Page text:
8 Lies People with Diabetes Should Never Tell Their Doctor
How harmful can a little white lie be when it comes to answering questions from your doc? Actually, if you have diabetes, little white lies can come back to haunt you.
“Sometimes, people don’t tell their doctor the truth,” says endocrinologist Alan L. Rubin, MD, author of Diabetes for Dummies, Type 1 Diabetes for Dummies and other health books in the “Dummies” series. “You may want your doctor to like you. Or you may be afraid he or she will scold you. You may be afraid of being judged. But if you don’t tell the truth, your diabetes care could suffer.”
Here’s how eight common fibs could mess with your blood sugar and your health:
Lie #1: “I check my blood sugar regularly.”
Blood glucose monitoring is a powerful tool for keeping your diabetes in control. But 2 out of 3 people with type 1 diabetes don’t check their blood sugar as often as recommended by the American Diabetes Association, according to a study of 44,181 people by researchers from California’s Kaiser Permanente Medical Care Program.1 In a National Institutes of Health study of 1,480 people with type 2 diabetes, 24% of those who used insulin, 65% who used oral medications for diabetes, and 80% who controlled their blood sugar with diet and exercise said they tested their blood sugar less than once a month.2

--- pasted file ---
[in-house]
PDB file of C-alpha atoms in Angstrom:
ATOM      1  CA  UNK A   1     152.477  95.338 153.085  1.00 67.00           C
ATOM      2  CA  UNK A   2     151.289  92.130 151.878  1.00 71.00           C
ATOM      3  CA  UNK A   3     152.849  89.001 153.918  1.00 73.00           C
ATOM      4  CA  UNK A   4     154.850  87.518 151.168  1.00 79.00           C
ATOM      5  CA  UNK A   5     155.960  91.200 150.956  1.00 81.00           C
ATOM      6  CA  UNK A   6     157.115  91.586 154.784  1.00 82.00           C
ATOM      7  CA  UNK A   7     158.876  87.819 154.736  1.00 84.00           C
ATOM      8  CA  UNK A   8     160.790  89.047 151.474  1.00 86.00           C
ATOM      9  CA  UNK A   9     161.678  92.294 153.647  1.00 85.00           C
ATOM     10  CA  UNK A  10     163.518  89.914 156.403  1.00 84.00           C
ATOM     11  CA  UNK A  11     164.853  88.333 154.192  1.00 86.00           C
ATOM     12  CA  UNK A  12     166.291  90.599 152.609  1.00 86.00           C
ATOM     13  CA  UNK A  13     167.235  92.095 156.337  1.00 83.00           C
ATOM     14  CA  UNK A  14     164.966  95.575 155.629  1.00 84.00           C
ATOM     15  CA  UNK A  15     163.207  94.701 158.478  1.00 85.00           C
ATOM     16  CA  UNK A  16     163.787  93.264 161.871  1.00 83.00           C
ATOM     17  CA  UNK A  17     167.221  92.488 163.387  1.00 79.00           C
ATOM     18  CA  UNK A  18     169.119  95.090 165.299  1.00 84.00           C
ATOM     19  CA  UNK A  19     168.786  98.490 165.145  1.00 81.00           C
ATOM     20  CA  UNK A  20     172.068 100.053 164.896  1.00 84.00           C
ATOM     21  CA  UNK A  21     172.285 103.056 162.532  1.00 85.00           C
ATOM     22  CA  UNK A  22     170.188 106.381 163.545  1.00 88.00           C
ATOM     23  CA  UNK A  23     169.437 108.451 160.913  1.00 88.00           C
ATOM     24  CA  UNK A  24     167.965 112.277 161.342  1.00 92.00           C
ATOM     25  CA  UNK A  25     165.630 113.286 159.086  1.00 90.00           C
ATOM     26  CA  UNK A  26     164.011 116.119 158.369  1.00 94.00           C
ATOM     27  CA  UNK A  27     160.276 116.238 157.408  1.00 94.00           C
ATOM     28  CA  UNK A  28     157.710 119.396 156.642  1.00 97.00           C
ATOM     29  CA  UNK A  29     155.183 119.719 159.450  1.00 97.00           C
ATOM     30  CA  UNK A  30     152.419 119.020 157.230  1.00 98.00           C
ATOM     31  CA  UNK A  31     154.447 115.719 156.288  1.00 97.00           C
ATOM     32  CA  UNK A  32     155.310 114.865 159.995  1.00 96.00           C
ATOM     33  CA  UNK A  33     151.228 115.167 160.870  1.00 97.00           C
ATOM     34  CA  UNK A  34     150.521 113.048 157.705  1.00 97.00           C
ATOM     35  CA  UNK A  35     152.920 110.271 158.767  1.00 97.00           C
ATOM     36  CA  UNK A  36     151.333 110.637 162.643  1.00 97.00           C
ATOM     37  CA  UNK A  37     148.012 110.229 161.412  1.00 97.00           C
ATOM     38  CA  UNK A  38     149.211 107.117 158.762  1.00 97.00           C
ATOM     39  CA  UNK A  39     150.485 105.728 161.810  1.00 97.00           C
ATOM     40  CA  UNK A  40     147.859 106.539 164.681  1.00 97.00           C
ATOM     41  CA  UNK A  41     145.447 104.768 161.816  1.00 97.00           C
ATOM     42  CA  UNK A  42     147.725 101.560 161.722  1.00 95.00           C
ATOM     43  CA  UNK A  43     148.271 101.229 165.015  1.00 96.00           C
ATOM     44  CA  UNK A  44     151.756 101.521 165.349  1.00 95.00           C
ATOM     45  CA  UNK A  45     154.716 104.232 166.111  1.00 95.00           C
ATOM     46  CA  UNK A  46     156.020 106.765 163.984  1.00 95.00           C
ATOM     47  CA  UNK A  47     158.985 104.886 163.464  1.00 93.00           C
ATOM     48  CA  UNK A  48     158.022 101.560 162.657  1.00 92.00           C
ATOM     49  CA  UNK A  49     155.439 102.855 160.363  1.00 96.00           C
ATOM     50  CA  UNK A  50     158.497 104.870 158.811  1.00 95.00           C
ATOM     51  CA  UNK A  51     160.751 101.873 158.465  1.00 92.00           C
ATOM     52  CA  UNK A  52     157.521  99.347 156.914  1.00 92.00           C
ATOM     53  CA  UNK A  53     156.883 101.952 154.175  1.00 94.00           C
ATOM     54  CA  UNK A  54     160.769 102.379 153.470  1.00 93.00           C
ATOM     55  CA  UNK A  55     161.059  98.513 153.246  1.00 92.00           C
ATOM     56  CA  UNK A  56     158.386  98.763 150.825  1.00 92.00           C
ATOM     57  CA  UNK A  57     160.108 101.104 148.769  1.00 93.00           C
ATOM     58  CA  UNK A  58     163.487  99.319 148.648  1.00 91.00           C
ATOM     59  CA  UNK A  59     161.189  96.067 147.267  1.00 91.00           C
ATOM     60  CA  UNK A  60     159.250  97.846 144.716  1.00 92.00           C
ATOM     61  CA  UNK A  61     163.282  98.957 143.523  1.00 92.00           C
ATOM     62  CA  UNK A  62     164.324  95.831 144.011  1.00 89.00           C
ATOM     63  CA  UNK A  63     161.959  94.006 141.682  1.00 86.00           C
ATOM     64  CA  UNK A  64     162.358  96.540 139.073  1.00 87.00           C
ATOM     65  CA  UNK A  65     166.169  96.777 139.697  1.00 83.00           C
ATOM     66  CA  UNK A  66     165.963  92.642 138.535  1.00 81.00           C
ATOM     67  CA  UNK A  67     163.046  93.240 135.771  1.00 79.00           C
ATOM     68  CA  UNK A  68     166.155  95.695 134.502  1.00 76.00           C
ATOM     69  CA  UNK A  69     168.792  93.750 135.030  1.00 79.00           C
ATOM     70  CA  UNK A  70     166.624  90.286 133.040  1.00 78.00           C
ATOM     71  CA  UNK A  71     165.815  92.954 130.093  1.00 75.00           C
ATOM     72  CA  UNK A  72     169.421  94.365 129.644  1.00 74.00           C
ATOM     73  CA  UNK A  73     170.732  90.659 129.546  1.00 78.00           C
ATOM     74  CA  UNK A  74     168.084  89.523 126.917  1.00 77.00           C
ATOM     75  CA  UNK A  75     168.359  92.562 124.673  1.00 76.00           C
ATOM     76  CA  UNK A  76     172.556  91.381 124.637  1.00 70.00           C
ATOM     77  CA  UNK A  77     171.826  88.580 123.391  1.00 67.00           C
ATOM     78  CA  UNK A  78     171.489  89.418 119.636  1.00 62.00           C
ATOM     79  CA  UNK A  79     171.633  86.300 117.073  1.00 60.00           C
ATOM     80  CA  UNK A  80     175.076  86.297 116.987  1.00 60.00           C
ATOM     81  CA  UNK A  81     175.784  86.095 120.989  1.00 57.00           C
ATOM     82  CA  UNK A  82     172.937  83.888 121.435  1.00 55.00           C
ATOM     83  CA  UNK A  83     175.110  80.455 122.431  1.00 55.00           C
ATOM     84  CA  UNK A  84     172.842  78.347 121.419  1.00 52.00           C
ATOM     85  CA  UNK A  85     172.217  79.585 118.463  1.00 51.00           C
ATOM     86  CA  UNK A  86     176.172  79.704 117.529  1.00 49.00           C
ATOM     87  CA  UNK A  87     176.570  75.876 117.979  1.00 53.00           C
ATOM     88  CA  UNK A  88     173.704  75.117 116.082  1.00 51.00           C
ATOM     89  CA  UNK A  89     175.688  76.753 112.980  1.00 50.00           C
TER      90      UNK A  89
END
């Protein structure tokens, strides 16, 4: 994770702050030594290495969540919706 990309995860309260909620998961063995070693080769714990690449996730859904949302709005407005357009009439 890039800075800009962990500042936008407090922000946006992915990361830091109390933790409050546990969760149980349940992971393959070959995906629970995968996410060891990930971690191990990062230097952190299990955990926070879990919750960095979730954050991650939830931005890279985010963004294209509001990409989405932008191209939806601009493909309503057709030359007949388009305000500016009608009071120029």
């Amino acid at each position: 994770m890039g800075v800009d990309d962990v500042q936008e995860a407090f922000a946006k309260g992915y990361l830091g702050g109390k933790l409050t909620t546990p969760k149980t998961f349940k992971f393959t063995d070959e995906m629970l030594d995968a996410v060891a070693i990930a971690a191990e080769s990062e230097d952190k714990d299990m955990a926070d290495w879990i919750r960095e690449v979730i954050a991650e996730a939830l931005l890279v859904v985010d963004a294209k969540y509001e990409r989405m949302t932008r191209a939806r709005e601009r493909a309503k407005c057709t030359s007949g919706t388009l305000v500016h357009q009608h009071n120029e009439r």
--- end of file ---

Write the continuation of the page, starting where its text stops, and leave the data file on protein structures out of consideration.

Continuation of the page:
Testing as recommended helps keep your daily and long-term glucose levels in better control. It helps you spot what’s working and what’s not working sooner, Dr. Rubin says.
If you have type 1, you may have to test 4 times a day – and up to 7 if you use an insulin pump, or give y Continue reading